from the GNU version of the Collaborative International Dictionary of English
- adj. art which deals with lofty and dignified subjects and is characterized by an elevated style avoiding all meretricious display.
Sorry, no etymologies found.
In his first bitterness at this inopportune humiliation, coming like a drop of vinegar in the honey of royal favour, he wrote furiously to Gansbacher, “I see now that her views of high art are not above the usual pitiful standard ” namely, that art is but a means of procuring soup, meat, and shirts.”
DEATH OF A GHOST (1934) - The death of the great painter John Lafcadio introduces Albert Campion to the strange world of high art and low intentions. (released separately) ** FLOWERS FOR THE JUDGE (1936) - Albert Campion investigates the scandal-plagued publishing house of Barnabas, Ltd. and discovers the author of a murder.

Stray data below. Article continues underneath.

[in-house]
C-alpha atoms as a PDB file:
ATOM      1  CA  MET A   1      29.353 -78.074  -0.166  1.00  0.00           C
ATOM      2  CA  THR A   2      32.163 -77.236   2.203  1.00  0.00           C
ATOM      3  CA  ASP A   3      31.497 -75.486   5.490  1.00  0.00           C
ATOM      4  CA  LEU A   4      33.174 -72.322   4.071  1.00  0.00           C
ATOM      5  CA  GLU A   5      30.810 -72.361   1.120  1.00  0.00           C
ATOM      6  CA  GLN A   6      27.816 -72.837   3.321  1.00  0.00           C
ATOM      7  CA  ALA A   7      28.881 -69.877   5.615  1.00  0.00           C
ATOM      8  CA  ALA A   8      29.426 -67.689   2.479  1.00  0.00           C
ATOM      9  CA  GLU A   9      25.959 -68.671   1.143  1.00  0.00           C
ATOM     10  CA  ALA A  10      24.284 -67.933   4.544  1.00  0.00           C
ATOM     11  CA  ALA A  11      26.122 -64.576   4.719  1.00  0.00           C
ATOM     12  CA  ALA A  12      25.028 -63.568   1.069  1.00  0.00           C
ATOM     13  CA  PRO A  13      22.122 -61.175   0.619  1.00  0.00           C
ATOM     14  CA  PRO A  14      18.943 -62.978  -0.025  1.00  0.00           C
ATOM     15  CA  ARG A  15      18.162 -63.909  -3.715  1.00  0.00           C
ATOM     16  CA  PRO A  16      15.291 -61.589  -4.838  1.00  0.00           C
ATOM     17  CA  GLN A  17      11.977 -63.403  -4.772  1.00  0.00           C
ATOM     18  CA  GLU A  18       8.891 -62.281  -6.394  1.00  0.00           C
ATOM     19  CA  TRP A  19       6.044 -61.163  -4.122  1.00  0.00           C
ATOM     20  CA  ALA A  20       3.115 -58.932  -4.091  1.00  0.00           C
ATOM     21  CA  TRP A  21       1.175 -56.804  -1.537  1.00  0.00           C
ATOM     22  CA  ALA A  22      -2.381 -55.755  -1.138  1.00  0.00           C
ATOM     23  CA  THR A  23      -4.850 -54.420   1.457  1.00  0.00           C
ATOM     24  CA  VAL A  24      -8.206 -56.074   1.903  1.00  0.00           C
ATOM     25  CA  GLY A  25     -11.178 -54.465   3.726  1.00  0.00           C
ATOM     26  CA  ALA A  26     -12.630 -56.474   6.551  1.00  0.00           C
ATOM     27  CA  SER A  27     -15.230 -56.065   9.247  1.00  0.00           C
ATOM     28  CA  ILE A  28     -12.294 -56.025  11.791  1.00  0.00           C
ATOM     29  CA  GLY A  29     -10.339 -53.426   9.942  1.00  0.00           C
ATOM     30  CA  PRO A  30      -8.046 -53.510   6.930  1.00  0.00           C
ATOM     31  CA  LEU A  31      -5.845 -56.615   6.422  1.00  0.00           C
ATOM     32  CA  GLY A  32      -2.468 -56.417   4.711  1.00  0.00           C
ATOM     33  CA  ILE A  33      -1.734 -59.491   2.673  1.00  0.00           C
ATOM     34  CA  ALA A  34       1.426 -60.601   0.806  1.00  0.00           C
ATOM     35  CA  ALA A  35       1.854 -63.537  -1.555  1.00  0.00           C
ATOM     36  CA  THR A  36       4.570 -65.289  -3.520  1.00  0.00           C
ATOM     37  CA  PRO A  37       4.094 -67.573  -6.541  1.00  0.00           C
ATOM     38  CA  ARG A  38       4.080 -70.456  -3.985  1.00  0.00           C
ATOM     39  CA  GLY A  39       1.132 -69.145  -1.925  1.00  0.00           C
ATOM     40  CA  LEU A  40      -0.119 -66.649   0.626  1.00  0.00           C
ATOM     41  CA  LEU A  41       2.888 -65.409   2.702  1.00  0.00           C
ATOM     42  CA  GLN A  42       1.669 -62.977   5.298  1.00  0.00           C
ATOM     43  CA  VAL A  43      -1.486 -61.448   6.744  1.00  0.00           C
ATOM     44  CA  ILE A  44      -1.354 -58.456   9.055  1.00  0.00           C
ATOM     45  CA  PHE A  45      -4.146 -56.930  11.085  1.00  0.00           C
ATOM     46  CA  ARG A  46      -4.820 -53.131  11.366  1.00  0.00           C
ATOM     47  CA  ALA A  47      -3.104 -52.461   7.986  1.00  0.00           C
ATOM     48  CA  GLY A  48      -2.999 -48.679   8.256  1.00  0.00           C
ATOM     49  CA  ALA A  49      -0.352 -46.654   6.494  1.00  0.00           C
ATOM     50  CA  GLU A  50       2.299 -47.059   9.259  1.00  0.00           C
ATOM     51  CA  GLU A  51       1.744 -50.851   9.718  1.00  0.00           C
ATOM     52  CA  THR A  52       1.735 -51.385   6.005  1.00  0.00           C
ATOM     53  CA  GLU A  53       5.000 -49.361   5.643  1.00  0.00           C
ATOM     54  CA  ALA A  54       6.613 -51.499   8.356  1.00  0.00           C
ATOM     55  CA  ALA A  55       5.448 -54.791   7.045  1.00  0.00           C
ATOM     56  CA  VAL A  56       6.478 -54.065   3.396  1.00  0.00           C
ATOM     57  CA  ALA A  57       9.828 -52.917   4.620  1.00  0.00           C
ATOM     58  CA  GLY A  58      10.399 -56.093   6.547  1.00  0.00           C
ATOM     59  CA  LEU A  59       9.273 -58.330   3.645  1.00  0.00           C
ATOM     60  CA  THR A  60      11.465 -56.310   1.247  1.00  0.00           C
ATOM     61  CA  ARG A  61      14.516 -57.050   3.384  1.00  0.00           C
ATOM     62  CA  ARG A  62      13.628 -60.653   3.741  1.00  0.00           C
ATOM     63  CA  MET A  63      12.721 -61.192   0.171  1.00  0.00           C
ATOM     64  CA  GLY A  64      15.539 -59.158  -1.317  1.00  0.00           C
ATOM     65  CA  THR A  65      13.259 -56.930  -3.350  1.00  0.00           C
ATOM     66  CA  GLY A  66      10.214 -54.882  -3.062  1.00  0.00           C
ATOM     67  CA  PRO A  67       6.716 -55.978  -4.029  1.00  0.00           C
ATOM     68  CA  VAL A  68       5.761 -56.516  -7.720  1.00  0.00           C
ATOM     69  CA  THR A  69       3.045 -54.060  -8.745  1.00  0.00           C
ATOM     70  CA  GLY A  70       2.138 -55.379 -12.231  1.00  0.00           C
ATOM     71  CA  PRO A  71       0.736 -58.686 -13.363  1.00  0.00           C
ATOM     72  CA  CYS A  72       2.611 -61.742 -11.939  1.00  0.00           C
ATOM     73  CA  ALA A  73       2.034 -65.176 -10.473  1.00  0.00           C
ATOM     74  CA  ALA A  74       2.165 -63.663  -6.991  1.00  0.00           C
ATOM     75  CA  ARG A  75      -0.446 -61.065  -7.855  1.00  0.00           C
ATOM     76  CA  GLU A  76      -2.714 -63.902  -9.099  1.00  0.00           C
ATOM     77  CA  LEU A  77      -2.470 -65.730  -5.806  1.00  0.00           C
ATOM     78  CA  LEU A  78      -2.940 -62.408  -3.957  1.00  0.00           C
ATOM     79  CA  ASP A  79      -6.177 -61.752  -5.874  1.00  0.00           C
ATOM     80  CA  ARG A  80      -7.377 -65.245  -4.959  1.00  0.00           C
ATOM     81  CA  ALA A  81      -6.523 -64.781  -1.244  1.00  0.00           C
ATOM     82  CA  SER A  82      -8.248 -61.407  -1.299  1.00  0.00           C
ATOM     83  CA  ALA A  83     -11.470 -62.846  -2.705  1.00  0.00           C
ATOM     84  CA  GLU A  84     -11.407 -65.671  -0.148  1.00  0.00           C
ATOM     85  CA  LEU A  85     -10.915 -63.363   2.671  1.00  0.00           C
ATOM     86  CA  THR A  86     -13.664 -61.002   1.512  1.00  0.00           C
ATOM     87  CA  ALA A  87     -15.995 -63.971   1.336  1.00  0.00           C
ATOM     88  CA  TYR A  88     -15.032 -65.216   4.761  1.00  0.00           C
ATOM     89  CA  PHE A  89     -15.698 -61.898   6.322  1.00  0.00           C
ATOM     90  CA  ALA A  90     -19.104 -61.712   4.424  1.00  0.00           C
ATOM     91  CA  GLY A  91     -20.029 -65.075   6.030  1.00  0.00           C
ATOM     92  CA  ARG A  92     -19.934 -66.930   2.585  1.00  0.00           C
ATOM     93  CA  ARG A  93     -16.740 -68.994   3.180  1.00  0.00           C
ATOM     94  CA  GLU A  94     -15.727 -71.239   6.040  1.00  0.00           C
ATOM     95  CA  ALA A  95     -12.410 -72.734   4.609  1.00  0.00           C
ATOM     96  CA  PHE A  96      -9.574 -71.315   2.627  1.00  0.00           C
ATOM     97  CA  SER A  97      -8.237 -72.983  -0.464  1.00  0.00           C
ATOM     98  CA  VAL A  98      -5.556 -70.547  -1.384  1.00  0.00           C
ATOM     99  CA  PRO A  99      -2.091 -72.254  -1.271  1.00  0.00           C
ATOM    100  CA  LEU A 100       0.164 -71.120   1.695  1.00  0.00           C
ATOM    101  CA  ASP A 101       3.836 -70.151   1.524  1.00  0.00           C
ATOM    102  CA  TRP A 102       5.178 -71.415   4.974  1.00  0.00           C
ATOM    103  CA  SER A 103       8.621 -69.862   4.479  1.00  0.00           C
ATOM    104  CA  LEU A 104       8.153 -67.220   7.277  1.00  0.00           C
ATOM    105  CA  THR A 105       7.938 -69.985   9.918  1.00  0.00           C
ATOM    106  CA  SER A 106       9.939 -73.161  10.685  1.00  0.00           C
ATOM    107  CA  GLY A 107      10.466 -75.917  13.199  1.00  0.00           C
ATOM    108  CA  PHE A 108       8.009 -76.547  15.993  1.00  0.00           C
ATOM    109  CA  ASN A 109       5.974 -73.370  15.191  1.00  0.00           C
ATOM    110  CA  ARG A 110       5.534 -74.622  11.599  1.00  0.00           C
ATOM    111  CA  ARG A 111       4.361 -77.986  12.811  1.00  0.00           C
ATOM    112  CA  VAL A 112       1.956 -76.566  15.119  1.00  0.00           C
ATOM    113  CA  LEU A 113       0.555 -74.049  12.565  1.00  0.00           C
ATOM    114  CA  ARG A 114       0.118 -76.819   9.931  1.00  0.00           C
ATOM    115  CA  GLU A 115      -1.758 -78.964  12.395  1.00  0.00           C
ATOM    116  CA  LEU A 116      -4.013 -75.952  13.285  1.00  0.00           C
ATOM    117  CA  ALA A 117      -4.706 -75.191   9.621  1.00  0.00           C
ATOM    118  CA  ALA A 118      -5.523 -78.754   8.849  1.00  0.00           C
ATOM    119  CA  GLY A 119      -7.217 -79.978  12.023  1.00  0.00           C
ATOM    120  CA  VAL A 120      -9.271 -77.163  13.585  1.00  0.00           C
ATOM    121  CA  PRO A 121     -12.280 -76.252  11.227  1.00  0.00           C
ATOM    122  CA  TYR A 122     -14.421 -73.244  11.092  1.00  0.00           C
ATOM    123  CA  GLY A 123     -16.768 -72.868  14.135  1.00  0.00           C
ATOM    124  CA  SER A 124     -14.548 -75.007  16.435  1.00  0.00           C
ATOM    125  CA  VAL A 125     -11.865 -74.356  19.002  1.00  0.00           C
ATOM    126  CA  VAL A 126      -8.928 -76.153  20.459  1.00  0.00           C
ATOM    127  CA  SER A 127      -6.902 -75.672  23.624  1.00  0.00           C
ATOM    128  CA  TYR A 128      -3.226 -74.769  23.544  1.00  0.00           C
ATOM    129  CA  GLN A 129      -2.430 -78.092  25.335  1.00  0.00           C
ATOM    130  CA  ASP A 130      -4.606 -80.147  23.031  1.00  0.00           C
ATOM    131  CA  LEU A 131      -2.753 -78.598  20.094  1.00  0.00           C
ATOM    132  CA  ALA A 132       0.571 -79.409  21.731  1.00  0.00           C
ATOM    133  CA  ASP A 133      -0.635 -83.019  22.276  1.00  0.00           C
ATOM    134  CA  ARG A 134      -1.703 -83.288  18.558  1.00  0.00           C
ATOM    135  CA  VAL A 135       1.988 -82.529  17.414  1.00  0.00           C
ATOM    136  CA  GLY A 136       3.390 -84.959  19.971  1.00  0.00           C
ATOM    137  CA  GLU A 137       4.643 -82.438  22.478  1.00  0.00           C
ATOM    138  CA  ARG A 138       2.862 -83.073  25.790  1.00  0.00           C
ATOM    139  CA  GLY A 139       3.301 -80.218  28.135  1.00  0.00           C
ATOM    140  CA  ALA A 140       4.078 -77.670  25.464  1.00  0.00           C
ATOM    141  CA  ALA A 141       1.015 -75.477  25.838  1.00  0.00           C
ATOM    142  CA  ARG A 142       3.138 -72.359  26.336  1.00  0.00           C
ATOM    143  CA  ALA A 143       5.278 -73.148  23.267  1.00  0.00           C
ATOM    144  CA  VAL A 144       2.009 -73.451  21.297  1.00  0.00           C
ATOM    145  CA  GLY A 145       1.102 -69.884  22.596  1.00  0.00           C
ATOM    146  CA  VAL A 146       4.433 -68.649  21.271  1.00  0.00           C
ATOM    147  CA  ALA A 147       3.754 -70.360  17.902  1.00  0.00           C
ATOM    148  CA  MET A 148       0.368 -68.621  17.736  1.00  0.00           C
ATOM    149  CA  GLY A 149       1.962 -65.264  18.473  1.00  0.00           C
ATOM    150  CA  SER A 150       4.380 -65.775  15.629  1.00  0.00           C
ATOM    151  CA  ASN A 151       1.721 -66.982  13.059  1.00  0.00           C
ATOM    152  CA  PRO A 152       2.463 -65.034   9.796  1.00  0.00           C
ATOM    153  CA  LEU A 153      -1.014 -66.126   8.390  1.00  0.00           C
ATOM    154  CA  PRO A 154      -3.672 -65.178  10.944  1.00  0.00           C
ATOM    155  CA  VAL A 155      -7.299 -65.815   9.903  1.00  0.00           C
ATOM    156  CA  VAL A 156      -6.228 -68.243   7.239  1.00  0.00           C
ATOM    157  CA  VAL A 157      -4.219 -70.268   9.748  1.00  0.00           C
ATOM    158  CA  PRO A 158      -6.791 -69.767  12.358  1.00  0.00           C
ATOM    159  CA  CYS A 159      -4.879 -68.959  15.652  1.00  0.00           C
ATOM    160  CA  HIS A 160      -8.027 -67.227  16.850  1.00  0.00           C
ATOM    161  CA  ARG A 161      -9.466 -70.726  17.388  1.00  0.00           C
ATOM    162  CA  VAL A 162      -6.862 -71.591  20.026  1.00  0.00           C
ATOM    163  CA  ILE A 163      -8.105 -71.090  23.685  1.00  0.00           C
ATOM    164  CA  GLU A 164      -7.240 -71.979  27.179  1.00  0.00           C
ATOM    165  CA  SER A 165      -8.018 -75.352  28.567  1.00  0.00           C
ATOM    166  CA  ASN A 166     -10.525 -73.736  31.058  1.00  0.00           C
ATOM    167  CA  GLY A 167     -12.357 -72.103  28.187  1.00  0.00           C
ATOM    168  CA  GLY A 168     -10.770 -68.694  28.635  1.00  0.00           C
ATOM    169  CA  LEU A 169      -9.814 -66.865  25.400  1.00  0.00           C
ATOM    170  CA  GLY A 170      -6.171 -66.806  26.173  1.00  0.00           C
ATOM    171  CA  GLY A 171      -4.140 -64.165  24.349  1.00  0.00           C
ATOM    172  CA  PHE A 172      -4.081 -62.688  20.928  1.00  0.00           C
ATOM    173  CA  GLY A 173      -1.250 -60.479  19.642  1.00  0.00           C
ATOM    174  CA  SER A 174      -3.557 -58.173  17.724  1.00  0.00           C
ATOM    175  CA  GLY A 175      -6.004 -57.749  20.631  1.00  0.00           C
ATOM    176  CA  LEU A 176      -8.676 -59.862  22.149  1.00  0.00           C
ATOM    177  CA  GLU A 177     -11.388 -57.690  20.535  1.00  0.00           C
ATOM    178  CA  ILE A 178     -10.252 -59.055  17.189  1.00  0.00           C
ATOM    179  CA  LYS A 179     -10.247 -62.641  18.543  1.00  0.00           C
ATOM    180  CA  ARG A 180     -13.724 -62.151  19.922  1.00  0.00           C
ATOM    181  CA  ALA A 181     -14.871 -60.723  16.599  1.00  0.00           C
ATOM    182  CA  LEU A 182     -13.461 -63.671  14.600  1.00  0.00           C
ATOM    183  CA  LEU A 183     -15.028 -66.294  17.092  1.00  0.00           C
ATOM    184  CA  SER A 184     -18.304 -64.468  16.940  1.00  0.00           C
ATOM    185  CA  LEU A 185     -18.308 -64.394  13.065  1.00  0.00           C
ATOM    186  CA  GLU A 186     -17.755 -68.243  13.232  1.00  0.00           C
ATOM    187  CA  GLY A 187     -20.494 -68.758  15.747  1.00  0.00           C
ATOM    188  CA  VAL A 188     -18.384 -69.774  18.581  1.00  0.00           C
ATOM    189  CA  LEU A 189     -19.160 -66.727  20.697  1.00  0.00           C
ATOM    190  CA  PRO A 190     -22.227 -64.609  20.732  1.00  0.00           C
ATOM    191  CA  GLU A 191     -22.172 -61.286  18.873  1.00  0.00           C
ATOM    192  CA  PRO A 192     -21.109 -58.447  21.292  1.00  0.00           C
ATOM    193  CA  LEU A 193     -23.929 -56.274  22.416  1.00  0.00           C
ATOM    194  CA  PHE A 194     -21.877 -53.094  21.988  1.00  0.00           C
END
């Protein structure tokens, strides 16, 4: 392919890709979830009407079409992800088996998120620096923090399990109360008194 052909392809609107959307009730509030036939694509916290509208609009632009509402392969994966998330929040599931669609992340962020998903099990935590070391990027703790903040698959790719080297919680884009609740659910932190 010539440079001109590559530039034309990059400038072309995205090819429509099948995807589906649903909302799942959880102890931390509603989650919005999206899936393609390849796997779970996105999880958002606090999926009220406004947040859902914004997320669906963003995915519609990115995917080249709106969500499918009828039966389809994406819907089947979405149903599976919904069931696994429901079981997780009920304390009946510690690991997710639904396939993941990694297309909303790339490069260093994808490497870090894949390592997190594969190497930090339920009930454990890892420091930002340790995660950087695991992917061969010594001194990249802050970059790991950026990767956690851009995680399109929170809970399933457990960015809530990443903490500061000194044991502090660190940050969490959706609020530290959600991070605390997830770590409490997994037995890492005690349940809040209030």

Unfortunatley David's teaching filled him with the belief that high art consisted in imitating the antique, and that the dignity of a painter constrained him to paint historical subjects.
The Dilettante Society, composed of young noblemen devoted to high art and good-fellowship, was discussing a scheme for a National Academy.
The same high art characterizes his treatment of the reliquary of St. Zenobius in the cathedral of Florence.
There is a point where high science transcends the technologic and enters the poetic, there is a point where high art transcends technique and enters the poetic.